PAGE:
Location: Bioproducts ResearchTitle: Develop a New Lesquerella fendleri Crop for Castor Oil Production) Author
Submitted to: Meeting Abstract
Publication Type: Abstract only
Publication Acceptance Date: 8/27/2010
Publication Date: 9/17/2010
Citation: Chen, G.Q. 2010. Develop a New Lesquerella fendleri Crop for Castor Oil Production. Association for the Advancement of Industrial Crops 22nd Annual Meeting, 2010 New Crops: Exploring Diversity, Preserving our Future, Fort Collins, CO, September 18 to 22, 2010. Interpretive Summary:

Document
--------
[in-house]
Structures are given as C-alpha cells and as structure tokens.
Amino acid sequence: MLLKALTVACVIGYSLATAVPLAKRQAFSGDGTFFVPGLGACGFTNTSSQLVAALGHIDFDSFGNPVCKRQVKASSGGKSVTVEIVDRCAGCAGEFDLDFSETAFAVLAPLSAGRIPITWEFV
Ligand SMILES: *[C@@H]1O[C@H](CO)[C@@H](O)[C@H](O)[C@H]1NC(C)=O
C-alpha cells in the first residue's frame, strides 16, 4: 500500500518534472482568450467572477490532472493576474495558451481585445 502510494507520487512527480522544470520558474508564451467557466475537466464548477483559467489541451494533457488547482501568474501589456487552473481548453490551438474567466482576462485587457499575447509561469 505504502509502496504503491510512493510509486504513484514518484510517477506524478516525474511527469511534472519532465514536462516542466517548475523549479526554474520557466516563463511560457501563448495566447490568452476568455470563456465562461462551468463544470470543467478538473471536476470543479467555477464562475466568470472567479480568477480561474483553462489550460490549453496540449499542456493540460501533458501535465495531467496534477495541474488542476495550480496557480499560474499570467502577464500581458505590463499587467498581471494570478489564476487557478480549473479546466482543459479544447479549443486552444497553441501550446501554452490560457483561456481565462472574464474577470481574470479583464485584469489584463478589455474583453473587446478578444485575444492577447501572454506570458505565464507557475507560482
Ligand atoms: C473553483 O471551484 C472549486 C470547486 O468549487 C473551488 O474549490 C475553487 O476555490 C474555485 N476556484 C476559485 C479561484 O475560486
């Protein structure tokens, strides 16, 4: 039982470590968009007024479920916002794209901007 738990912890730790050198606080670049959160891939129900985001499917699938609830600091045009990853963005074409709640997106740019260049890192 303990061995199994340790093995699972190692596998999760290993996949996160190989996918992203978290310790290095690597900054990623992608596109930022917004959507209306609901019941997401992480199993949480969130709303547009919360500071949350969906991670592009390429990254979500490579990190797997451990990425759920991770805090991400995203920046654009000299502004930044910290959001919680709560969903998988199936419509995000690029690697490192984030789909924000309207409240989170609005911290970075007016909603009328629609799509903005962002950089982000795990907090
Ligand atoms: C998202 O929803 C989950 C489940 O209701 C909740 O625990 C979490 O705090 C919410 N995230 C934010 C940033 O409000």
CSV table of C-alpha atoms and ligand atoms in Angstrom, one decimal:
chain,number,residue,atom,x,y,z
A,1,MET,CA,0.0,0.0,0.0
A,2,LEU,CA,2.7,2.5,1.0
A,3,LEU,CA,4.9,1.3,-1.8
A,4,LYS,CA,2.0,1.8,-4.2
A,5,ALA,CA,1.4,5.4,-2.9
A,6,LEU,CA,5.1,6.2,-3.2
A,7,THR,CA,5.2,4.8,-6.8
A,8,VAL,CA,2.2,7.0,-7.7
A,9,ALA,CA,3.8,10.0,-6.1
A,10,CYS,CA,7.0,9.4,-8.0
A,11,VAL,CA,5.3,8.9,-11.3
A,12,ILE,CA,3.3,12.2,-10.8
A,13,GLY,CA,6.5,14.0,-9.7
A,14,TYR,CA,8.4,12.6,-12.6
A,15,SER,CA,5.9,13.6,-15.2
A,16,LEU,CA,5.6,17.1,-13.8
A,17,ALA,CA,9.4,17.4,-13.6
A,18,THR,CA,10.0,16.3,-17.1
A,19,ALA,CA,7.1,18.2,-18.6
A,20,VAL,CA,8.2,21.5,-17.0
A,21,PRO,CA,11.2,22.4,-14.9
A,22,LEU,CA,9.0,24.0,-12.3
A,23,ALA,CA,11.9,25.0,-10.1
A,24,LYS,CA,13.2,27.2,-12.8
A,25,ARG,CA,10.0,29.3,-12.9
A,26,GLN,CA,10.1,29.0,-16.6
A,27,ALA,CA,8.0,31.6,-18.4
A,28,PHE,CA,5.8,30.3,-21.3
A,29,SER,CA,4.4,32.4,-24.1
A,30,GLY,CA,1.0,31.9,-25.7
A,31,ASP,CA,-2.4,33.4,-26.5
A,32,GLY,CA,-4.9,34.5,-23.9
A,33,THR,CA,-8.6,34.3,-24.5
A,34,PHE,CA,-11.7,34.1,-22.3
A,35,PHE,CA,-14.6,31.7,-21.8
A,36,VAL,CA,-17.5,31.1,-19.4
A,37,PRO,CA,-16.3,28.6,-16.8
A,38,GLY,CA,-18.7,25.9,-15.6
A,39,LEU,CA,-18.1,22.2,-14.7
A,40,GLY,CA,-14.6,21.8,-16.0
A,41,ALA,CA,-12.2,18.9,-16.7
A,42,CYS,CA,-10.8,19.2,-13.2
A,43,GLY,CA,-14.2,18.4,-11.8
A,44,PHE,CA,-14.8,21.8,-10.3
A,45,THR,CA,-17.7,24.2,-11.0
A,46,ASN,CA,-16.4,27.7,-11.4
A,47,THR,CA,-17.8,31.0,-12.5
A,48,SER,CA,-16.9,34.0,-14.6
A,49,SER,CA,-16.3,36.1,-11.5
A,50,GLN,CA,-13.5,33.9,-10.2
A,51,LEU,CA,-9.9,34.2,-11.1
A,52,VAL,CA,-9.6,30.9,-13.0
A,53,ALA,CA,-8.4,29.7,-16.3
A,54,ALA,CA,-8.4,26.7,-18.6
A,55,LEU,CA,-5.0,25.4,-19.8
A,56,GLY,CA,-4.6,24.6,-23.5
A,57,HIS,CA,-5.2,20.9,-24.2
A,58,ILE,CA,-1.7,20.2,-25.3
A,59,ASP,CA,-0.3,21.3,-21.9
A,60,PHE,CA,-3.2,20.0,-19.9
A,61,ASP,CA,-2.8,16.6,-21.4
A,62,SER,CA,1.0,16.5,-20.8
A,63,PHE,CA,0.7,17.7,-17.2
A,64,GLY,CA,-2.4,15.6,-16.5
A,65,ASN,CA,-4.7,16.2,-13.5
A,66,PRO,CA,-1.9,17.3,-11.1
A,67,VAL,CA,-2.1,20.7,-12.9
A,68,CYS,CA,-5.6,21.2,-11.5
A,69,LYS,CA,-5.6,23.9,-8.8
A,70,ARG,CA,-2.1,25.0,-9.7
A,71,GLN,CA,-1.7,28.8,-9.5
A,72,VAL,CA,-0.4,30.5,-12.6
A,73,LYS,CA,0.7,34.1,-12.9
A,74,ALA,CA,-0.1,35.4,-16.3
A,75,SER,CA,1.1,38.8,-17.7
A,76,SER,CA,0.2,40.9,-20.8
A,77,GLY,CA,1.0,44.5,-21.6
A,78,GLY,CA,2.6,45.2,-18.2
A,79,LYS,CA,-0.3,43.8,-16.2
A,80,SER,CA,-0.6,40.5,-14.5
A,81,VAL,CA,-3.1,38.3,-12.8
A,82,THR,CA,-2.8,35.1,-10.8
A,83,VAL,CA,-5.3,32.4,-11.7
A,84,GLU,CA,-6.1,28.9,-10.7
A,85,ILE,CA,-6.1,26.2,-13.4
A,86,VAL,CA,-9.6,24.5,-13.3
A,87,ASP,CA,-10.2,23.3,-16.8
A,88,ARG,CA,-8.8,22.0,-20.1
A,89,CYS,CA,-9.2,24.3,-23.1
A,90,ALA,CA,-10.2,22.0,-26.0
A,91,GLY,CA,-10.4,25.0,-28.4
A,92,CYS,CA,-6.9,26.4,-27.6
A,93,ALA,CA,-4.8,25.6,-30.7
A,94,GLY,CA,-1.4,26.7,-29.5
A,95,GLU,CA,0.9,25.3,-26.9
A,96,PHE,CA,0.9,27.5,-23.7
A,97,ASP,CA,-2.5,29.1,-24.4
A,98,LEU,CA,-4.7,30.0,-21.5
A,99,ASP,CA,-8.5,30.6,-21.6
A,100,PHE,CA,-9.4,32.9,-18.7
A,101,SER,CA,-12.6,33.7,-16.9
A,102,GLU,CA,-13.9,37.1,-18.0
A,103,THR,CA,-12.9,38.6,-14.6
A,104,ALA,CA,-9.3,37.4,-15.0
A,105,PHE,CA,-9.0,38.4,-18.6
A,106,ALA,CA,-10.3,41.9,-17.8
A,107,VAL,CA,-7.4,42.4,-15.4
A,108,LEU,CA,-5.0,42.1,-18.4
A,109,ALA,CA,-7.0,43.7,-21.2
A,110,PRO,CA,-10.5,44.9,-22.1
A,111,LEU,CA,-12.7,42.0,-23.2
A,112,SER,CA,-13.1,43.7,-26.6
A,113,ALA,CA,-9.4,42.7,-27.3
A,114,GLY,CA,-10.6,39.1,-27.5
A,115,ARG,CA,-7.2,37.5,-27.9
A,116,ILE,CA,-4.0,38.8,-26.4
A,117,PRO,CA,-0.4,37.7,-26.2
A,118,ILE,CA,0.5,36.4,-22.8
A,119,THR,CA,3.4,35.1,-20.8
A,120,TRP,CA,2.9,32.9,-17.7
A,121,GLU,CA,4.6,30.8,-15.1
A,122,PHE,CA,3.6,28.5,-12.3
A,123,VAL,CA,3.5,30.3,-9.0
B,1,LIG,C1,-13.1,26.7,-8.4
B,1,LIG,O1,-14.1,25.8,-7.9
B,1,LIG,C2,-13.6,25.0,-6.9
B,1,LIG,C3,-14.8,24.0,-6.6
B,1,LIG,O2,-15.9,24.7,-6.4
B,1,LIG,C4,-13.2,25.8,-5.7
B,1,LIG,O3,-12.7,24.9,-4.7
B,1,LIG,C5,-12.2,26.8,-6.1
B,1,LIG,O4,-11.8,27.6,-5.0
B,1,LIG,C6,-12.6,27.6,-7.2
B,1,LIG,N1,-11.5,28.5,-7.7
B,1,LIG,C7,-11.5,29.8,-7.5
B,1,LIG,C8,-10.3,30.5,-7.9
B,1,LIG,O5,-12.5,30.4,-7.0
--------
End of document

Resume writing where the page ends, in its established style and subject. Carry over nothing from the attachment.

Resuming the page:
Technical Abstract: Seed oil of Lesquerella fendleri contains a valuable hydroxy fatty acid (HFA), lesquerolic acid (20:1OH). The conventional source of HFA is ricinoleic acid (18:1OH) from castor seeds. Ricinoleic acid and its derivatives are used as raw materials for numerous industrial products, such as lubricants, plasticizers and surfactants. The production of castor oil, however, is hampered by the presence of the toxin ricin and hyper-allergic 2S albumins in its seed. L. fendleri, on the other hand, does not have such biological toxic compounds, thus its oil represents an alternative source of HFA. Lesquerolic acid is derived by a 2 carbon elongation of 18:1OH. By suppressing the elongation step through genetic engineering, it is possible to generate a new L. fendleri crop that could produce 18:1OH. To facilitate such a genetic approach, we investigated regulatory mechanisms underlying HFA synthesis. We found three HFAs accumulated consecutively, with initial appearance of 18:1OH, followed by 20:1OH and auricolate (20:2OH). Only 20:1OH reached a predominant level of 55%. Using real-time PCR, we quantified the transcript level of three key lipid genes involved in HFA synthesis, LfFAH (oleate 12-hydroxylase), LfKCS3 (3-ketoacyl-CoA synthase) and LfFen1 (oleate 12-desaturase). We found the synthesis of 20:1OH regulated mainly by gene transcription of LfKCS3. These results will advance our understanding of regulatory mechanisms underlying synthesis and accumulation of HFAs, which are useful to the development of an 18:1OH-producing L. fendleri crop through genetic engineering.